I got an ad from a How 2 Rite service that claimed it would tell me the "top five death-bed requests of writers."
Niggling questions immediately pop into one's mind. Do writers have enough death-bed requests to compile a "best of"? Don't most people say something like "Could I have some water? A-a-a-ack!" Or perhaps refer to someone close to them, or to an enemy they hope will follow them soon to the grave.
But no. They supposedly asked a "group of writers," and this was the answer:
If you went through life without ever trying to get published or paid for your writing, what would be your biggest regret?
A group of writers was asked this question. Here were the five most common answers:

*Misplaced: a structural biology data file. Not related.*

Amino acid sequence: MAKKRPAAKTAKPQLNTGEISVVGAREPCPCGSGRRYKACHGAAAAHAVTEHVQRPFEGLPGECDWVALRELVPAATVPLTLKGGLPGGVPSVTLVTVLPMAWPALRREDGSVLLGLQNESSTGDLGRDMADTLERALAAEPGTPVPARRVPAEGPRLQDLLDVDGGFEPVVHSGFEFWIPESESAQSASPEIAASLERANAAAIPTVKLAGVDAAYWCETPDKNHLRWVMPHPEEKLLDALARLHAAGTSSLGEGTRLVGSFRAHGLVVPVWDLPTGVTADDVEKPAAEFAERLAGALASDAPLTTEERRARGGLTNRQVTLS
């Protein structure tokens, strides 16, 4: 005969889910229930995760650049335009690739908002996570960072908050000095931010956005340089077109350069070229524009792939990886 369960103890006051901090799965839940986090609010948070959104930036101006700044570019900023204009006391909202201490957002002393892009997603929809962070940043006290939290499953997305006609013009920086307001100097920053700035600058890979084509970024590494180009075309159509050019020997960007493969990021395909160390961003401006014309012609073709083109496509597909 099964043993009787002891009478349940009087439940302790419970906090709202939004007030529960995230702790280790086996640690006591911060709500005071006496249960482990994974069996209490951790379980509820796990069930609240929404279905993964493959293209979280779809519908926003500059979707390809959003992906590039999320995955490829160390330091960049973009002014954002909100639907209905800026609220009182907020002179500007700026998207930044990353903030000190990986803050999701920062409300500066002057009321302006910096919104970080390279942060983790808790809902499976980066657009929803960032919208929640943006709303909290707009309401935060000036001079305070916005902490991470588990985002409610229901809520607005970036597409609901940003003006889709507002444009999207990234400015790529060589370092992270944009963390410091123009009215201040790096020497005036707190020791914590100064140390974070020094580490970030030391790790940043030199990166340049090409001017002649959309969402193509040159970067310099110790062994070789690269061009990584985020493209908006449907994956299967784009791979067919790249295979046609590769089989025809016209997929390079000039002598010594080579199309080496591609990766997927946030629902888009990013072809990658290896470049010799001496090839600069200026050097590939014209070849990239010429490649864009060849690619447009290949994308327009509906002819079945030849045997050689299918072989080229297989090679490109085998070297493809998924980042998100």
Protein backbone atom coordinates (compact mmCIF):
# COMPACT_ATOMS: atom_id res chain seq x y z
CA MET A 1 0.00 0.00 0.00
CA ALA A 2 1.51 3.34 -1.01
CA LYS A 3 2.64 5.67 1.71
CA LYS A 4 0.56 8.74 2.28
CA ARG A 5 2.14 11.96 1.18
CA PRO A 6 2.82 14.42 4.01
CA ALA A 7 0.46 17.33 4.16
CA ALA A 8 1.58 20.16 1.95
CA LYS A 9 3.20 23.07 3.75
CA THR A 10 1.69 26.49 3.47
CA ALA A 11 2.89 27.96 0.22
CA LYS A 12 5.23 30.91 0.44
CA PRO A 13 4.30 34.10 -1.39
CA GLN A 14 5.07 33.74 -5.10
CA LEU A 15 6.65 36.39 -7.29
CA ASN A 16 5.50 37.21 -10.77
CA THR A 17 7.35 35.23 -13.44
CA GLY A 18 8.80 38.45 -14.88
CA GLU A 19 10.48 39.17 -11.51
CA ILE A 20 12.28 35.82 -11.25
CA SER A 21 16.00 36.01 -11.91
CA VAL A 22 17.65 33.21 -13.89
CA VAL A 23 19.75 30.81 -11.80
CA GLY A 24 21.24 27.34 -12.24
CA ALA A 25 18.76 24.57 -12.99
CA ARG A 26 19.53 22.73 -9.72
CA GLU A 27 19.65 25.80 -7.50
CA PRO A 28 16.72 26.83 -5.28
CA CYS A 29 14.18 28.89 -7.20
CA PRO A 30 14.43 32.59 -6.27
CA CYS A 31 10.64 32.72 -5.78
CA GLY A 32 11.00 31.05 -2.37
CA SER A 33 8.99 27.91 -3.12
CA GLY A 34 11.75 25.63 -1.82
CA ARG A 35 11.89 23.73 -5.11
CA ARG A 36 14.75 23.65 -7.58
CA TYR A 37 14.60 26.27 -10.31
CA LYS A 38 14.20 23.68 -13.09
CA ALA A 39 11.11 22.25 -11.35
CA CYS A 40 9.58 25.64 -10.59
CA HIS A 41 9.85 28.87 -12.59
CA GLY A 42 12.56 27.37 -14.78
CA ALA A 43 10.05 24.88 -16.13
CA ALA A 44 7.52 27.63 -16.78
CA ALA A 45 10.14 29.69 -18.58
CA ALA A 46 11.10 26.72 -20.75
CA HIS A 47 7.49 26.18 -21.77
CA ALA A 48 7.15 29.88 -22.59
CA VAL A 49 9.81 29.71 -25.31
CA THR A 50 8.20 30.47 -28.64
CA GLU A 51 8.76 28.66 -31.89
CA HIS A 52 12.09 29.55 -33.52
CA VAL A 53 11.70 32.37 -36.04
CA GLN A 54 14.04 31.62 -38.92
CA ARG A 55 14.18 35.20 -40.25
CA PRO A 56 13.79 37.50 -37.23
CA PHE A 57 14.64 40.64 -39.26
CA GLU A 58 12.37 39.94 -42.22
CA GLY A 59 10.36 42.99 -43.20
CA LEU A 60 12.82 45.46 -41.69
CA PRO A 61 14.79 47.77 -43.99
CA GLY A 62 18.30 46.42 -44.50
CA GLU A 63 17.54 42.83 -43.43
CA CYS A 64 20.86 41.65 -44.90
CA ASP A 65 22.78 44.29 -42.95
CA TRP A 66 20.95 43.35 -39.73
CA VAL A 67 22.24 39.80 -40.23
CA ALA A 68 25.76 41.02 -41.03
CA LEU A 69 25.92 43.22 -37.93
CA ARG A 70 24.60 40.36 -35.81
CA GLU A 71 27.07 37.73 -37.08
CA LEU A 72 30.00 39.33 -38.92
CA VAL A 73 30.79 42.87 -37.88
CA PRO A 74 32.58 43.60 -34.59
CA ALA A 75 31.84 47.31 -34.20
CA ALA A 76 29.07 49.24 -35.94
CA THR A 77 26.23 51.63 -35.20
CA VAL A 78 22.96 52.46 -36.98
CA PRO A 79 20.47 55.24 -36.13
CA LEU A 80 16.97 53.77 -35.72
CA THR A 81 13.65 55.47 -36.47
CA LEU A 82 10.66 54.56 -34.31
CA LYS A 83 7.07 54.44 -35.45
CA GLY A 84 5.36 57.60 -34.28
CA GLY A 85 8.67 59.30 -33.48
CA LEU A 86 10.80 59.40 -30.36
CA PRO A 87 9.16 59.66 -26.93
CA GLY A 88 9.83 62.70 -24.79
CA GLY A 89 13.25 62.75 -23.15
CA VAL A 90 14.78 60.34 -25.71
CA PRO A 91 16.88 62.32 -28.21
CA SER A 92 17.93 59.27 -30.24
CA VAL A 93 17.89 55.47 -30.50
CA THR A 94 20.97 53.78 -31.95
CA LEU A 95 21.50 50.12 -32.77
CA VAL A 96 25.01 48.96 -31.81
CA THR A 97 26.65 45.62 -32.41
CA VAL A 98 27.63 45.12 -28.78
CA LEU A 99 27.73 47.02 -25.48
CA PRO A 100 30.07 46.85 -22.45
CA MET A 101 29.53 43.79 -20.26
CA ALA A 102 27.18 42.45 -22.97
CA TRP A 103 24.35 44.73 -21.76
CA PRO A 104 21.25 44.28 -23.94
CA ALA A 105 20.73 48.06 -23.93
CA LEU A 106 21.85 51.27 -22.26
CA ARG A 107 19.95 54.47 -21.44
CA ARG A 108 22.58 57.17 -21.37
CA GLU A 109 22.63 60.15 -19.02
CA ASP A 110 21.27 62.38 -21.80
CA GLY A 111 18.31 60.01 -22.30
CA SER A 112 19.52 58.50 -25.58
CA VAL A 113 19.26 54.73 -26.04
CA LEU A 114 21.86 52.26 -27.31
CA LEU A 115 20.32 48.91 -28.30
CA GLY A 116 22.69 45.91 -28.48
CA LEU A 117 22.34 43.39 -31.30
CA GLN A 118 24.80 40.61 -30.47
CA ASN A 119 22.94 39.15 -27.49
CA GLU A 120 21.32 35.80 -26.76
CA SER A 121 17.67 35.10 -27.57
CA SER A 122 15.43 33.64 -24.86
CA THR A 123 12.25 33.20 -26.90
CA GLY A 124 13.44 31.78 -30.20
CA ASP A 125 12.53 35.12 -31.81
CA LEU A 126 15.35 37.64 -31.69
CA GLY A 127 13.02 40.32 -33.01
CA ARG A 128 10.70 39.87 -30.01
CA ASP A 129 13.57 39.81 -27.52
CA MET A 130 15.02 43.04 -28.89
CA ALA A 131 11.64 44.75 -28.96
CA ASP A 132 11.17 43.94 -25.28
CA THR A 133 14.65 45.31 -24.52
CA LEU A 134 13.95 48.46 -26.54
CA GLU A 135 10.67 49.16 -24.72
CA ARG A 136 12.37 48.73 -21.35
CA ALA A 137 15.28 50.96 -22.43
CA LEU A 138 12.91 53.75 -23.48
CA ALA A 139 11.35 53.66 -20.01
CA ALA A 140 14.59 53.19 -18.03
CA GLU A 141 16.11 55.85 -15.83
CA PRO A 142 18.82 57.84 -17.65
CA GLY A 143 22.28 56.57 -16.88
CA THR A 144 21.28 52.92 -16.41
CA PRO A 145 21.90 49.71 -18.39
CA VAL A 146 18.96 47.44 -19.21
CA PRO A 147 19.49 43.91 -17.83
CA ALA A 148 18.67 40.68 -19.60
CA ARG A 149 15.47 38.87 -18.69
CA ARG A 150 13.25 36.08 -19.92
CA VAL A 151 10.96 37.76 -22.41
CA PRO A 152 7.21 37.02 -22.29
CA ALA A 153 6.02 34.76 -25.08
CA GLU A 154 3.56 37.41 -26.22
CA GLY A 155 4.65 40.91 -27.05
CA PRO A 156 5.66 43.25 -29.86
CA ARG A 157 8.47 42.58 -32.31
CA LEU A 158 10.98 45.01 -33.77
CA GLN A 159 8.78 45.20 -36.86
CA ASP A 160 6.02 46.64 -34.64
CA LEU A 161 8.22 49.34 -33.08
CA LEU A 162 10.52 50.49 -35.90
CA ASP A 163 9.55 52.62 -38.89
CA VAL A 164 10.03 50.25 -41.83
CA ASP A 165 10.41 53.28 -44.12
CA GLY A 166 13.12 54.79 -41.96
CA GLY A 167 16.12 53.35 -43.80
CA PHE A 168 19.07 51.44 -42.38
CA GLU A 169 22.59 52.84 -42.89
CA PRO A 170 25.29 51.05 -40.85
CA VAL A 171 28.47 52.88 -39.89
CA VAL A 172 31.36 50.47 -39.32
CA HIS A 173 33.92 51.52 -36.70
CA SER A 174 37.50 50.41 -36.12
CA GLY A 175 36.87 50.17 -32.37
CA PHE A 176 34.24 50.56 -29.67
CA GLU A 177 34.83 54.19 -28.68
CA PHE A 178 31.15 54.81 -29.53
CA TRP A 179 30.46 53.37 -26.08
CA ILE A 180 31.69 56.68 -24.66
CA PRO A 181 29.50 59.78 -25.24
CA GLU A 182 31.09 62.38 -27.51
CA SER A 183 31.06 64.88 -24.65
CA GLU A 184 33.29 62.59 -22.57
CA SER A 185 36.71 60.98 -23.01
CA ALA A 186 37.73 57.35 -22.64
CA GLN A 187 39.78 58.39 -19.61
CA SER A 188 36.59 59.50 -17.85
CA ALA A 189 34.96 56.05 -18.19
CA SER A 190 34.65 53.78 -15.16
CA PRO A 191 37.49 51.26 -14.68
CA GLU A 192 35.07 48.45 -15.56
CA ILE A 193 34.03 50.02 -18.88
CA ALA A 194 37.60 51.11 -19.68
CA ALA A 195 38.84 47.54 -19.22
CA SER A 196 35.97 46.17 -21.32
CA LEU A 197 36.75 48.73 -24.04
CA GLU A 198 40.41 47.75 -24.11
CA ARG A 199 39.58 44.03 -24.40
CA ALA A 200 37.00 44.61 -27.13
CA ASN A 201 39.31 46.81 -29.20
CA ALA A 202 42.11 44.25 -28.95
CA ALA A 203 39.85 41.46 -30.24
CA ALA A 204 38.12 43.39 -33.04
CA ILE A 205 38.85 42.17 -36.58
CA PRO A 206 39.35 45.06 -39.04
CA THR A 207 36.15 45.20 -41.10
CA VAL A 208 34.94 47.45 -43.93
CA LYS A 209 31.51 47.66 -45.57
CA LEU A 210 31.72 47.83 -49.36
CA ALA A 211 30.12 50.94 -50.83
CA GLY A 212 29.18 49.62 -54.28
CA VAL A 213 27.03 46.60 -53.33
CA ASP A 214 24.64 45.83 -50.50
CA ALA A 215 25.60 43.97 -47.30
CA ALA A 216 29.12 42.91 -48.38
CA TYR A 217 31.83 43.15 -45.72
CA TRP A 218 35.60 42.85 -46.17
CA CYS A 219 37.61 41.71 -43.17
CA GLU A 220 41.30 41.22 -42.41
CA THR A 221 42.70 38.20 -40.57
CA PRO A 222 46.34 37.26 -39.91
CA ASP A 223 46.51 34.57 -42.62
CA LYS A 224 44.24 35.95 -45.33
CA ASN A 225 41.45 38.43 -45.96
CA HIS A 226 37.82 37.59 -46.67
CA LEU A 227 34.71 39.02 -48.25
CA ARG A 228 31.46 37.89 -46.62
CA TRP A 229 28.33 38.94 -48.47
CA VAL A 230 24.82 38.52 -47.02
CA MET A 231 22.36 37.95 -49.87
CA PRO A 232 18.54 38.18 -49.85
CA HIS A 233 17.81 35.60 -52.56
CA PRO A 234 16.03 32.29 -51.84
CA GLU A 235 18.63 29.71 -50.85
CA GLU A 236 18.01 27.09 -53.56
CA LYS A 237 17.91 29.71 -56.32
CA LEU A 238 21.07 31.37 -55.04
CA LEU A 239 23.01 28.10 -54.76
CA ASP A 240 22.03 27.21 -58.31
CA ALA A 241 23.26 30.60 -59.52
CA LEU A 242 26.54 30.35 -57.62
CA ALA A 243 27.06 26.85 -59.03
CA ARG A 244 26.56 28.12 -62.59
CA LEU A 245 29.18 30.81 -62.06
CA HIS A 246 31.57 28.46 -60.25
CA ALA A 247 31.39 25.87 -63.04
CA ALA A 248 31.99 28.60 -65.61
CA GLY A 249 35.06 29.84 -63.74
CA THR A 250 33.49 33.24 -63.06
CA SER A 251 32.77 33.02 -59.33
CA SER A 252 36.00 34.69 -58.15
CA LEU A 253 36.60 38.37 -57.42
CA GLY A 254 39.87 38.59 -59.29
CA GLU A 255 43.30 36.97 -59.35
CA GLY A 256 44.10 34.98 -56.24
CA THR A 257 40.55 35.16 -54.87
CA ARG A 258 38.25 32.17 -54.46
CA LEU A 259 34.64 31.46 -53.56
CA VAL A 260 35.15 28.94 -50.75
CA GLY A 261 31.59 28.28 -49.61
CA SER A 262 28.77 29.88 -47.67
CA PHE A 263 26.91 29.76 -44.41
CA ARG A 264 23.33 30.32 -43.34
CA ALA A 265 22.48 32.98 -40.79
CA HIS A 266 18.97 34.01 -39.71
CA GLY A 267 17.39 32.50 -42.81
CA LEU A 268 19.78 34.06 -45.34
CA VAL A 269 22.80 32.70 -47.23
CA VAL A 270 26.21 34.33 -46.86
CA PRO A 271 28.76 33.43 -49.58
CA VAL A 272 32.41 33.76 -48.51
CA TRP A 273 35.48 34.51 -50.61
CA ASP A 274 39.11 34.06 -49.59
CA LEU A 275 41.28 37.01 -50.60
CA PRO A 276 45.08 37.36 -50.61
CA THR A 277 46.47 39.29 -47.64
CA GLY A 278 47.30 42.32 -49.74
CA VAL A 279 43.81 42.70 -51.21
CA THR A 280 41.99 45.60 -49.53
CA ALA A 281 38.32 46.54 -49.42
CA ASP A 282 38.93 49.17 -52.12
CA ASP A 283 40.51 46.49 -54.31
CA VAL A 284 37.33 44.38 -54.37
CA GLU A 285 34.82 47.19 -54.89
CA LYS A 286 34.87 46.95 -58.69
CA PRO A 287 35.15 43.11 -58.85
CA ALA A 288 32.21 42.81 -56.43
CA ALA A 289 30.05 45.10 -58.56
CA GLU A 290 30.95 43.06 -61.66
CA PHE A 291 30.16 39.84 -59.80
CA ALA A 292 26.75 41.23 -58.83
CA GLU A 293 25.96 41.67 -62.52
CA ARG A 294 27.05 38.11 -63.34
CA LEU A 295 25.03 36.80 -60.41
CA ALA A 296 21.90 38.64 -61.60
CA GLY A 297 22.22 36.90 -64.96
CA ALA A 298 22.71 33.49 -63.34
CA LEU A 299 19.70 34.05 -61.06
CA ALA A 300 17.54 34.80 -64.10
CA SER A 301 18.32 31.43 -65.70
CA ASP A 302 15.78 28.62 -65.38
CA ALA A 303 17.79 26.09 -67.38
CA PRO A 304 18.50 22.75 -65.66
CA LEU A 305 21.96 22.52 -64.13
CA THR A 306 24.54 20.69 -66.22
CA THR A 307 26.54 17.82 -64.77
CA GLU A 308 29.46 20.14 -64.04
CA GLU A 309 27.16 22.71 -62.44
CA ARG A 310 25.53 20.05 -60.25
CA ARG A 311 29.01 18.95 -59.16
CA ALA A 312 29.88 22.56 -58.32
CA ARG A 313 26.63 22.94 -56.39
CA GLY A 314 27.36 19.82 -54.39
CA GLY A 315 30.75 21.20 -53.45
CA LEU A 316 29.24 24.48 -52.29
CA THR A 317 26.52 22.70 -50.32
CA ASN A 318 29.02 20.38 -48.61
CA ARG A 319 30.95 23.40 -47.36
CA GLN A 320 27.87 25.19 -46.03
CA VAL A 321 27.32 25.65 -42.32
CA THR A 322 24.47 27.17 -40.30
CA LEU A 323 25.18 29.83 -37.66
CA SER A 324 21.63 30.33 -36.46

“I’d never know if I could have made it.”
“I’d never find my voice.”
“I’d never get to show others what I’m capable of.”
“I’d hate not having the freedom to do what I want.”
And the top answer of all, was:
“I couldn’t live a life true to myself.”
Some versions of the first four, maybe, though actual writers might be more specific. But that last Poloniusism is as vile as it is familiar. How might one live a life not true to oneself? If you live "falsely," whatever that really means, it becomes your life, and thus becomes what you lived, and therefore true.
Of course in the play, the line is a laugh line, because Polonius is a strutting blowhard.
I suppose you could take a charitable attitude, and interpret the line as "don't kid yourself [about yourself]," which is hard to disagree with – though in fact disagreeing would be a fun rhetorical exercise.
No time for that kind of fun right now. On to work.